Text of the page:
Table 1. Mouse-to-mouse transmission of CHIKV.

Donor mice were infected with CHIKV and were then housed in the same cage as naïve Recipient mice. Infection of Recipient IRF3/7-/- mice become apparent at the indicated times (Column 3) by onset of clinical symptoms (hunching, ruffled fur, swollen feet) indicating onset of CHIKV-induced hemorrhagic shock [6]. Samples for viraemia and/or RT-PCR were taken on the days indicated in Column 3.

No transmission was observed between IRF3/7-/- and C57BL/6 mice (Table 1). Although these experiments are hardly exhaustive, the data is consistent with the notion that both haemorrhage in the donor (resulting in infectious virus in the mouth) and high susceptibility in the recipient (Fig 3), promotes mouse-to-mouse transmission.

Transmission was not seen when a mesh divider was placed between the “Donor” and “Recipient” mice (Table 1), suggesting aerosol transmission was not involved.

Infectious virus in the saliva of CHIKV-infected monkeys

To extend the observations from the IRF3/7-/- mouse model to a more relevant [41] primate model, the presence of viral RNA and infectious virus was assessed in the saliva of CHIKV-infected non-human primates (cynomolgus macaques), as we have previously observed gingival bleeding in half the infected animals in this primate model of CHIKV infection and disease [7]. Saliva samples were available for 6 CHIKV-infected monkeys enrolled in previous studies [7]. CHIKV RNA was detected in saliva on or near the peak viraemia (Table 2; Fig C in S1 File), with infectious virus recovered from the saliva of 4 animals on or near the peak viraemia (Table 2).

Table 2. Presence of CHIKV RNA and infectious CHIKV in the saliva of CHIKV infected cynomolgus macaques.

Monkeys A and B were infected with 106 PFU and monkeys C-F with 4 x 103 PFU of CHIKV. Viral RNA copies were determined by quantitative real time RT-PCR; (the full data set for animals C-F is graphed in Fig C in S1 File. Infectious virus titers were determined by CCID50 assay using BHK-21 cells or PFU assay using Vero cells. Day 2 usually represents peak viraemia [16]. ND—not detected. NT—not tested. 1 Blood noted in sample. Where PFU and CCID50 values were determined, tests were performed at different times with different storage periods.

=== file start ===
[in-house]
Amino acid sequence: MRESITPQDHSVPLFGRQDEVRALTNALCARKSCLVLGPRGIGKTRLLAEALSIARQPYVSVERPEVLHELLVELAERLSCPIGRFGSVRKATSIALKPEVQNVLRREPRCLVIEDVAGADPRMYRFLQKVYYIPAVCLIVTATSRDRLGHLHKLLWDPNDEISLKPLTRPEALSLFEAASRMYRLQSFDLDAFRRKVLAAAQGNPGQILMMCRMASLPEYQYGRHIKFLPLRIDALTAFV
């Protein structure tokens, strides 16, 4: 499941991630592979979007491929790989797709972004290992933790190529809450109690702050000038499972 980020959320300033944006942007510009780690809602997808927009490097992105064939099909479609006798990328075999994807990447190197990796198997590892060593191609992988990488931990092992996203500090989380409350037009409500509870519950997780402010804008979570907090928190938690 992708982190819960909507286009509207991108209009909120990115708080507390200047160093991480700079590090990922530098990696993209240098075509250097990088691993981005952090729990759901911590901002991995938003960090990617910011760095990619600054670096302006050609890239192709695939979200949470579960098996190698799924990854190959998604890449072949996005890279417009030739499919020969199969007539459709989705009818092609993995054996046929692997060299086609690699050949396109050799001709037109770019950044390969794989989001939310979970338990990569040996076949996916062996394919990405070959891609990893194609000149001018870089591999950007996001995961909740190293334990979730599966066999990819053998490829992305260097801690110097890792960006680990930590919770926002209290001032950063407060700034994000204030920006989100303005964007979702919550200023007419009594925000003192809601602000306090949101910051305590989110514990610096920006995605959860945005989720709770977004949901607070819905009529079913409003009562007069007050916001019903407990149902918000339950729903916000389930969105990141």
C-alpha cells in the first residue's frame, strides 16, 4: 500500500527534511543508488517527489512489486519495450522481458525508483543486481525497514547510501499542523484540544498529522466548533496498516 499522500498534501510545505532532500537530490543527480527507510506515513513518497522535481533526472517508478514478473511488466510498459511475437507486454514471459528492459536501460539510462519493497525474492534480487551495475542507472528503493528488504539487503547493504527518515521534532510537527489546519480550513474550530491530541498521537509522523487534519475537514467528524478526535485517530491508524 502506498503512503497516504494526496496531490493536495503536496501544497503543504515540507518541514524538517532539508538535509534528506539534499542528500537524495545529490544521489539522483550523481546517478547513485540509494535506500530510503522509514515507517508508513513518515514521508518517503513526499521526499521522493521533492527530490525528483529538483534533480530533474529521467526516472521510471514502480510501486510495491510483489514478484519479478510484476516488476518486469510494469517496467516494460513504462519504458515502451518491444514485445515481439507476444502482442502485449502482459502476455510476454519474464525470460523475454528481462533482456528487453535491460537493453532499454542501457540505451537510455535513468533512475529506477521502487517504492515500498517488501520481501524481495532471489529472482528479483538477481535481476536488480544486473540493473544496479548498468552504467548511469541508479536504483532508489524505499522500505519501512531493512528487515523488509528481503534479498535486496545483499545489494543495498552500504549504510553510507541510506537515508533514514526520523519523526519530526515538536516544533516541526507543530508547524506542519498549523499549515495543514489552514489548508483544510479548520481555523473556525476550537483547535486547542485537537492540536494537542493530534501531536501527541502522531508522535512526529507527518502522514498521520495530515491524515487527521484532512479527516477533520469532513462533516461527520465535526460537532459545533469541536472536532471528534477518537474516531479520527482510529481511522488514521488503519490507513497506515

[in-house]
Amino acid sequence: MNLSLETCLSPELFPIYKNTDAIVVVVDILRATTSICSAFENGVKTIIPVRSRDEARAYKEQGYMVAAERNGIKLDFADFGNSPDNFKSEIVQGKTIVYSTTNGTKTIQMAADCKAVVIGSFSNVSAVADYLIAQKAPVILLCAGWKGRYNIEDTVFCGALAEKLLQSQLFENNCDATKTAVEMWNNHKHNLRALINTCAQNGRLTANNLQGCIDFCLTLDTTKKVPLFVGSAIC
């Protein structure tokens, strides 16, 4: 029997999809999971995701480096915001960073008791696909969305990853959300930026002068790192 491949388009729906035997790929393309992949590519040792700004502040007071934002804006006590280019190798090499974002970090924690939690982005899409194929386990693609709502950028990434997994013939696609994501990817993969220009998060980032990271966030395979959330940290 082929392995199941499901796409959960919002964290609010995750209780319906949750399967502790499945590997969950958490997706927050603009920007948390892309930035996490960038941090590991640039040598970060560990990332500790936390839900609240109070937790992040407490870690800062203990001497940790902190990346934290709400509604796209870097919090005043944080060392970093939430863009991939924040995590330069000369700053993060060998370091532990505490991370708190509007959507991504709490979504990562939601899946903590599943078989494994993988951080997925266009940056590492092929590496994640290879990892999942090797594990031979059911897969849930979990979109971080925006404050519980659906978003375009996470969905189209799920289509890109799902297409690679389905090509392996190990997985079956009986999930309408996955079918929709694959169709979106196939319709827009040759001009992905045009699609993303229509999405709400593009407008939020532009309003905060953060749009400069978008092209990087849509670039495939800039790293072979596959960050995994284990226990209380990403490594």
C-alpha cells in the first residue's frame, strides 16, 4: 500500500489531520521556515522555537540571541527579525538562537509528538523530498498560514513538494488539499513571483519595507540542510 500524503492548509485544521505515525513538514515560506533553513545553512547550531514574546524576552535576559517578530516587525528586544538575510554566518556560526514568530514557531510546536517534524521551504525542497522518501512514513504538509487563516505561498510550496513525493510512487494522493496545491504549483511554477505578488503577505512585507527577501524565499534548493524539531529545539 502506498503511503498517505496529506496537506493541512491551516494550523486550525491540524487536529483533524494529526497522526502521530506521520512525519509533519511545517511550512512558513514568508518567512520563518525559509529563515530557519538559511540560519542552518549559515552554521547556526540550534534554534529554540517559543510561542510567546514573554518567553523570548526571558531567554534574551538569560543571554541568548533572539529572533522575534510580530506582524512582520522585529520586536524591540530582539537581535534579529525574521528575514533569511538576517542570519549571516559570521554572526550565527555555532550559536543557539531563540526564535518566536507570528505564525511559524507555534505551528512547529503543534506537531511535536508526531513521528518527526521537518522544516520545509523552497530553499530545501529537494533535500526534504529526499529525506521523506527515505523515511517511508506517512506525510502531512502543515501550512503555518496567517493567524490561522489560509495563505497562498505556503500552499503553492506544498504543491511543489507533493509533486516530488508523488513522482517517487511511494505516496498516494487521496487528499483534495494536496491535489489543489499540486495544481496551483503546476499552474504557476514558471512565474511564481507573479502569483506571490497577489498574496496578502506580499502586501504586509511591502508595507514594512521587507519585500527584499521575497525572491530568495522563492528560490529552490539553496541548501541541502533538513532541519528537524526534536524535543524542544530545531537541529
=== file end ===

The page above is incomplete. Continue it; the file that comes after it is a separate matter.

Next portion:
Although we have previously noted gingival bleeding in 50% of CHIKV infected cynomolgus monkeys [7], and the presence of blood was noted in some positive samples (Table 2), we have insufficient observations formally to correlate this manifestation with the presence of infectious virus in the saliva of each animal.

CHIKV in the saliva of CHIKV-infected humans

Although hemorrhagic manifestations in CHIKV infected humans are well described [42], and include nose bleeds (epistaxis) [12,16] and gingivorrhagia (bleeding gums) [15,18], the question of whether such manifestations result in the presence of infectious virus in saliva, has to our knowledge, not been addressed. Saliva samples were thus collected from patients enrolled in 2 studies that were initially established to study dengue in Managua, Nicaragua. Saliva samples from 13 acute patients whose blood samples were RT-PCR positive for CHIKV, negative for dengue and who presented with hemorrhagic manifestations, were tested for the presence of CHIKV mRNA by TaqMan real time RT-PCR. CHIKV mRNA was detected in the saliva of 10 of these 13 patients (Fig 4). Saliva samples from 4 of these patients also produced cytopathic effects after culture with Vero cells, with RT-PCR confirming the presence of CHIKV in these cultures. Thus infectious CHIKV can also be present in saliva of CHIKV infected humans.

Fig 4. Presence of CHIKV RNA and infectious virus in the saliva of acute CHIKV infected patients.

All patients were negative for dengue. Symptoms, manifestations and comorbidities at time of saliva collection. 1 H–Hospital study, C–Cohort study. 2 CHIKV detected in saliva by TaqMan RT-PCR. 3 Saliva was incubated with Vero cells, and TaqMan RT-PCR was used to confirm CHIKV in cultures showing cytopathic effect. NT–not tested.